Britain Reviewing Ban on Women in Face-to-Face Combat
The British Ministry of Defense announced this week that they will review a policy barring women from serving in military positions that could require them to kill an enemy in close combat. According to the Guardian UK, a review of this policy is required every eight years due to the European Community Equal Treatment Directive. In 2002, Britain reviewed and retained the policy, which currently bans women from the army's infantry and cavalry and from naval submarines.
Brig Richard Nugee, who will be directing the British army's review of the policy, told the BBC: "The real point is that we now have practical experience of women in combat in Afghanistan and Iraq and we want to see, genuinely want to see, what effect that will have on our military. This is a very open-minded review, we have no conclusions yet."
General Mike Jackson, who formerly led the British army, told the Guardian UK that he hasn't seen any major change since the government's last review of the policy. He said the reason the policy should be maintained "is not because women are not capable, [but because] it comes to the dynamics of units of 18-year-old soldiers....It is all about unit cohesion, not the capability of the soldier."
The United States currently restricts women from direct combat roles in infantry positions or in the Special Forces.
8/31/2015 Chicago Activists Continue Hunger Strike to Save Predominately Black Public High School - Chicago residents have entered the second week of their hunger strike protesting the closure of Dyett High School, in the predominately African-American Bronzeville neighborhood located on the South Side of Chicago.
Parents and community members are calling on the Chicago Board of Education to keep Dyett - the only open-enrollment, neighborhood school in its area - open and accept a community plan to revitalize the school with a focus on science and green technology. . . .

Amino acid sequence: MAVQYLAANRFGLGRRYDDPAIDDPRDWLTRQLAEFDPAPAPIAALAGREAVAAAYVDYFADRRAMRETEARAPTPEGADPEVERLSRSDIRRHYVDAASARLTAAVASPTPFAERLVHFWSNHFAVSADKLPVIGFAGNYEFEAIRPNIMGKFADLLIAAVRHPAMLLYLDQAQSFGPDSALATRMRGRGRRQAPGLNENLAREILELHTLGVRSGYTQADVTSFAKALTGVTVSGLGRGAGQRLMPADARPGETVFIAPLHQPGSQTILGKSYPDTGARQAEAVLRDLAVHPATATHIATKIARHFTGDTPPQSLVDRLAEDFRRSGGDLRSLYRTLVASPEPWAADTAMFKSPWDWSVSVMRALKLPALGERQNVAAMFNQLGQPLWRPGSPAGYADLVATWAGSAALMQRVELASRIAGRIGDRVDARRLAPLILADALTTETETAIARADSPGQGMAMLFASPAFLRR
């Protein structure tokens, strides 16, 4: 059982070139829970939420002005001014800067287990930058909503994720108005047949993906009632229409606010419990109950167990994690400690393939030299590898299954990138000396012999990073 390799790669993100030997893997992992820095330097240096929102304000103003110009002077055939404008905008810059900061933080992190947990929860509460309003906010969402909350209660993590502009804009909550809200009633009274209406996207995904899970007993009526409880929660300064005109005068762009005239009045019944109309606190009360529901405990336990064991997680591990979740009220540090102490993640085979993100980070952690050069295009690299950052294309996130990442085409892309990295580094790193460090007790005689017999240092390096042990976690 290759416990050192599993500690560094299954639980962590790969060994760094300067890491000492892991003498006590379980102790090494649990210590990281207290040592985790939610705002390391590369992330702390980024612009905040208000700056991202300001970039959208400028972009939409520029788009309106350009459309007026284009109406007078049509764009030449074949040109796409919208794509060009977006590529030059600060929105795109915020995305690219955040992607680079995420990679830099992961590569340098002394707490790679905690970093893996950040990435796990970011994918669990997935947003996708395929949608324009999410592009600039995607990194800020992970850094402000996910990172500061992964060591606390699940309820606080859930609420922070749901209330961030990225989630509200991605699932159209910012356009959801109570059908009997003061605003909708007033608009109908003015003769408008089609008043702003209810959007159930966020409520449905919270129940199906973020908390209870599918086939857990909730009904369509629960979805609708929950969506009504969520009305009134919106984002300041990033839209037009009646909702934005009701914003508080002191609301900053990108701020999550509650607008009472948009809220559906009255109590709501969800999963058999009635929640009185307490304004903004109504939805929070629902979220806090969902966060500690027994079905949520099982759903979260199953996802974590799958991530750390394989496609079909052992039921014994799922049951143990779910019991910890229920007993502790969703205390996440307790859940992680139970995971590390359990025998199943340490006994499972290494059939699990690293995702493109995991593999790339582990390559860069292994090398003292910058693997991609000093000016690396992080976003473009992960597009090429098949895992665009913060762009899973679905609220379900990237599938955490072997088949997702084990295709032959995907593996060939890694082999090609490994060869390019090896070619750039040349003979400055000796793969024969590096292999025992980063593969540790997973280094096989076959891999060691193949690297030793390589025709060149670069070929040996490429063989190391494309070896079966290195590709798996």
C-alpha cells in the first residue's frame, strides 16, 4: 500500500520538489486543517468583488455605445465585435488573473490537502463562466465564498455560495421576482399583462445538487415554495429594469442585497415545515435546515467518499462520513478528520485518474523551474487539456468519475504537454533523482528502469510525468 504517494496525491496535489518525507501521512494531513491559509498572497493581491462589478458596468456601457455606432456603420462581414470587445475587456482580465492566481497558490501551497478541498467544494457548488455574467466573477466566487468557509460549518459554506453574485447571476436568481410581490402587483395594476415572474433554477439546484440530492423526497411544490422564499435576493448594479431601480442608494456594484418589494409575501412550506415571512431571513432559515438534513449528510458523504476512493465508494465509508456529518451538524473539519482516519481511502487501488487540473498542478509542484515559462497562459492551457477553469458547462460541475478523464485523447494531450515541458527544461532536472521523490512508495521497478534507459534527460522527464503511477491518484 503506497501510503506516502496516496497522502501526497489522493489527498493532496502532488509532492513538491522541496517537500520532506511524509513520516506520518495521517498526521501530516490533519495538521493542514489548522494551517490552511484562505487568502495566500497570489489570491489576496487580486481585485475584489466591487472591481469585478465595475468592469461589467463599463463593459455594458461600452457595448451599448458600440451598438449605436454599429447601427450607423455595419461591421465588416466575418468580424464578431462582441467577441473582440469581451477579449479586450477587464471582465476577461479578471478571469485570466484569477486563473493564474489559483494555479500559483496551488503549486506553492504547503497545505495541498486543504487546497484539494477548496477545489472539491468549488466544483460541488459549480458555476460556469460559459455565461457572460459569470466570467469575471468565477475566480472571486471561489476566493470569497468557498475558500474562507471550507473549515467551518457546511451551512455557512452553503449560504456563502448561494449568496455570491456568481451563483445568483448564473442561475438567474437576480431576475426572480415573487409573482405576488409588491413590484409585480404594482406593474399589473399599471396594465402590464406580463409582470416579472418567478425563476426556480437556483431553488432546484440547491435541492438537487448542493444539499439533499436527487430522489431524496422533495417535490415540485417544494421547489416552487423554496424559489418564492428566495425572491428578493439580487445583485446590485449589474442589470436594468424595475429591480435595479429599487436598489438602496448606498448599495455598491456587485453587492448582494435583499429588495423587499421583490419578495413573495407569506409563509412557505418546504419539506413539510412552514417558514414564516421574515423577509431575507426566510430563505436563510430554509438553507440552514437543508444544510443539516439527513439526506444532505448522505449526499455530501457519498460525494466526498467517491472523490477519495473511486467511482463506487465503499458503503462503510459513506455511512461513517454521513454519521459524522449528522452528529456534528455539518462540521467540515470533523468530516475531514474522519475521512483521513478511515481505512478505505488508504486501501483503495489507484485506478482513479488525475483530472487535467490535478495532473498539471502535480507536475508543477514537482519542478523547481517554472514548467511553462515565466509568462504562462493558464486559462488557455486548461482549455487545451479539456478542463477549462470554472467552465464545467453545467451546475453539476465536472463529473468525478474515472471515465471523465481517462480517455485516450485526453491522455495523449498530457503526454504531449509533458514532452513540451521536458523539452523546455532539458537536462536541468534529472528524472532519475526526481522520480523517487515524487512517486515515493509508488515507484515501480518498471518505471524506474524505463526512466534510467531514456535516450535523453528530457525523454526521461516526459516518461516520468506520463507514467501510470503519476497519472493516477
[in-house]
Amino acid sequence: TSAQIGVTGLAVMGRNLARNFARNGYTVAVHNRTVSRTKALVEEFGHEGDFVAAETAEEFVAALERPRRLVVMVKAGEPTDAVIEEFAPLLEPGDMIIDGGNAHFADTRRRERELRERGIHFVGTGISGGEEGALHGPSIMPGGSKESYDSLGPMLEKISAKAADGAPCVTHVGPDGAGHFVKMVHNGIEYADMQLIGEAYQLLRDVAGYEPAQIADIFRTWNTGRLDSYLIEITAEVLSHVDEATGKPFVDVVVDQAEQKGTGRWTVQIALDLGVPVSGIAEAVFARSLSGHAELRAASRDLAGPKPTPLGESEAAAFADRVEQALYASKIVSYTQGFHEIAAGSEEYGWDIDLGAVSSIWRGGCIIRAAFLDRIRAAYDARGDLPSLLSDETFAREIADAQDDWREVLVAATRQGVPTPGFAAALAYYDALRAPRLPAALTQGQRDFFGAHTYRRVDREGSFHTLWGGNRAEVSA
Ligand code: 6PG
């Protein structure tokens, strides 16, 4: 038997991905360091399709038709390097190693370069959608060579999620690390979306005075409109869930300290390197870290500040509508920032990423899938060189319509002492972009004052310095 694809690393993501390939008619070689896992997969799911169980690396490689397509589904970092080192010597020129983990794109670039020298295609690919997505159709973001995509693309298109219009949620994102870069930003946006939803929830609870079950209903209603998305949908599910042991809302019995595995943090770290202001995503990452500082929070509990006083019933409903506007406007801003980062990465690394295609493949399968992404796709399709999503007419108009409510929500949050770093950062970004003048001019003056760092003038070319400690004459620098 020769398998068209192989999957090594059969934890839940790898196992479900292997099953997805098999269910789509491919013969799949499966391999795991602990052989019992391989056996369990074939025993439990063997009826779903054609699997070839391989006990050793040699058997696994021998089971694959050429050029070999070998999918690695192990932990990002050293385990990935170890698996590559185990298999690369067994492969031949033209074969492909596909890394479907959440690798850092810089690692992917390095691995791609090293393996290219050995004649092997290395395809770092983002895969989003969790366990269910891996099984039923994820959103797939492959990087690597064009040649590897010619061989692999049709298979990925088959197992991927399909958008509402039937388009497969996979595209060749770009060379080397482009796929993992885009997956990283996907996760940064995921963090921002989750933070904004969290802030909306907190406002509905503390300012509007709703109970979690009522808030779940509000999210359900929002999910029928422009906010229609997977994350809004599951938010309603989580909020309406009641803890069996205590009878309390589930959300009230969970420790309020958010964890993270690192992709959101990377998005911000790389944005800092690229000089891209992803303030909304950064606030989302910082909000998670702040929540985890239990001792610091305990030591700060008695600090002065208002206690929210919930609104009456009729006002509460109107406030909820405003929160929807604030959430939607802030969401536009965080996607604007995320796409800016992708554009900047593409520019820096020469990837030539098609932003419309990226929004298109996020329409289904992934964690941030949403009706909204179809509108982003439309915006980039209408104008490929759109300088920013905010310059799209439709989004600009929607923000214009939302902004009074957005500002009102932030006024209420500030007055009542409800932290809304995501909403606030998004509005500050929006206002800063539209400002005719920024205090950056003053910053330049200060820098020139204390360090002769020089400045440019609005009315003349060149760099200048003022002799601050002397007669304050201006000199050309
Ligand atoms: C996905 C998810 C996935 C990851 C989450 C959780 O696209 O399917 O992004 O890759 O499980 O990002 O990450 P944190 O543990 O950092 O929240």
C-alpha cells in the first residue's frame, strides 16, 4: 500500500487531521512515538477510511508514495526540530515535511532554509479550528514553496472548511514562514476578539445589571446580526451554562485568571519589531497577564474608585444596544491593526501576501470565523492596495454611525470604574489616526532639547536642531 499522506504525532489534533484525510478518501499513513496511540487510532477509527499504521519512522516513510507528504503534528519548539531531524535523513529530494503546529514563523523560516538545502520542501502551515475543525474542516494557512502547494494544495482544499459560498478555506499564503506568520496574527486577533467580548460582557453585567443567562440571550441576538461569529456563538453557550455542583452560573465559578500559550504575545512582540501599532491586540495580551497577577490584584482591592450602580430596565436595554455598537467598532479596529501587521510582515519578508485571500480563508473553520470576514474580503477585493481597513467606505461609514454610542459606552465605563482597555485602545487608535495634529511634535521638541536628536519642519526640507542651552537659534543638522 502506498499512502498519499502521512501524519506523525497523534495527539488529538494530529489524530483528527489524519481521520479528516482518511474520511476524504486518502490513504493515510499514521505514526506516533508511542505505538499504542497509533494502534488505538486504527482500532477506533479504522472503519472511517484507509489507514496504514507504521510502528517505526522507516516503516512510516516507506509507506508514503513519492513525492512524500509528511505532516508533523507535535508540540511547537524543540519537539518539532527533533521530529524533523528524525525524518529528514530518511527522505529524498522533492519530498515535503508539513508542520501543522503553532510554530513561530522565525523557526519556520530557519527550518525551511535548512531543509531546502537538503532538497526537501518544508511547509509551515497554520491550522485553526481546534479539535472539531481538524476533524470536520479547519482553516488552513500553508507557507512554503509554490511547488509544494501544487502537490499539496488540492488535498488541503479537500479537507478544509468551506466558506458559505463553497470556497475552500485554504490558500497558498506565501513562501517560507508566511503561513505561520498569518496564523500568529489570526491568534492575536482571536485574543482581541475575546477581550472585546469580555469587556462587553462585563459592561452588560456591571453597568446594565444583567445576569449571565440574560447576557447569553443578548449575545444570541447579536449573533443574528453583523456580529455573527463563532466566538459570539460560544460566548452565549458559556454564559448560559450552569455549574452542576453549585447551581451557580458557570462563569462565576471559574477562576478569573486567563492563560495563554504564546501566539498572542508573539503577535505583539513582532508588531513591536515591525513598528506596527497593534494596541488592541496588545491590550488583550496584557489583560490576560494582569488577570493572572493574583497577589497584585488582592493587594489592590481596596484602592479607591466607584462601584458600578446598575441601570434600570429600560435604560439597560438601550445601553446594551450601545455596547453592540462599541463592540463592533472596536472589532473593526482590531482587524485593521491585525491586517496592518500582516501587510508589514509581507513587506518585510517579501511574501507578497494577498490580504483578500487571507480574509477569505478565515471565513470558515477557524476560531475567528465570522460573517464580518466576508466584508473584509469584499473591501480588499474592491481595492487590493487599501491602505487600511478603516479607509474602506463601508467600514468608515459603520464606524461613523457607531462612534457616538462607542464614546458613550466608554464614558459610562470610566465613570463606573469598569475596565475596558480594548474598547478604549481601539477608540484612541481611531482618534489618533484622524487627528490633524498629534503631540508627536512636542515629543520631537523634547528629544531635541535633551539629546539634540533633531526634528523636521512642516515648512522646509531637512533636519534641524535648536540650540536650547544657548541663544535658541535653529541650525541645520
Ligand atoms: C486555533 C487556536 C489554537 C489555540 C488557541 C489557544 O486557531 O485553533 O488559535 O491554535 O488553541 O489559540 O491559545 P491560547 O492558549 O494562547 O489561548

8/28/2015 Alaska Court Protects Abortion Access for Low-Income Women - The Alaska Superior Court struck down a state law yesterday that would have severely limited abortion access for low-income women in Alaska.
The state's Superior Court also struck down a Department of Health and Social Services regulation that placed narrow specifications on Medicaid coverage for abortions, requiring that Medicaid-funded abortions be determined by a physician to be "medically necessary." Last year, the Center for Reproductive Rights, the American Civil Liberties Union, and Planned Parenthood sued on behalf of the Planned Parenthood of the Great Northwest, claiming that the narrow definition of "medically necessary" arbitrarily established conditions designed to restrict the ability of low-income women to access abortion services.
The law was temporarily blocked last July by an Alaskan state court judge.
Superior Court Judge John Suddock ordered yesterday that the state be blocked from implementing this regulation, ruling that it placed an undue burden on low-income women seeking abortion services in Alaska.
"By providing health care to all poor Alaskans except women who need abortions, the challenged regulation violates the state constitutional guarantee of 'equal rights, opportunities, and protection under the law'," the ruling read.
"We applaud the superior court for striing down these cruel restrictions on women's health and rights that violate the Alaska Constitution," said Chris Charbonneau, CEO of Planned Parenthood of the Great Northwest and the Hawaiian Islands. . . .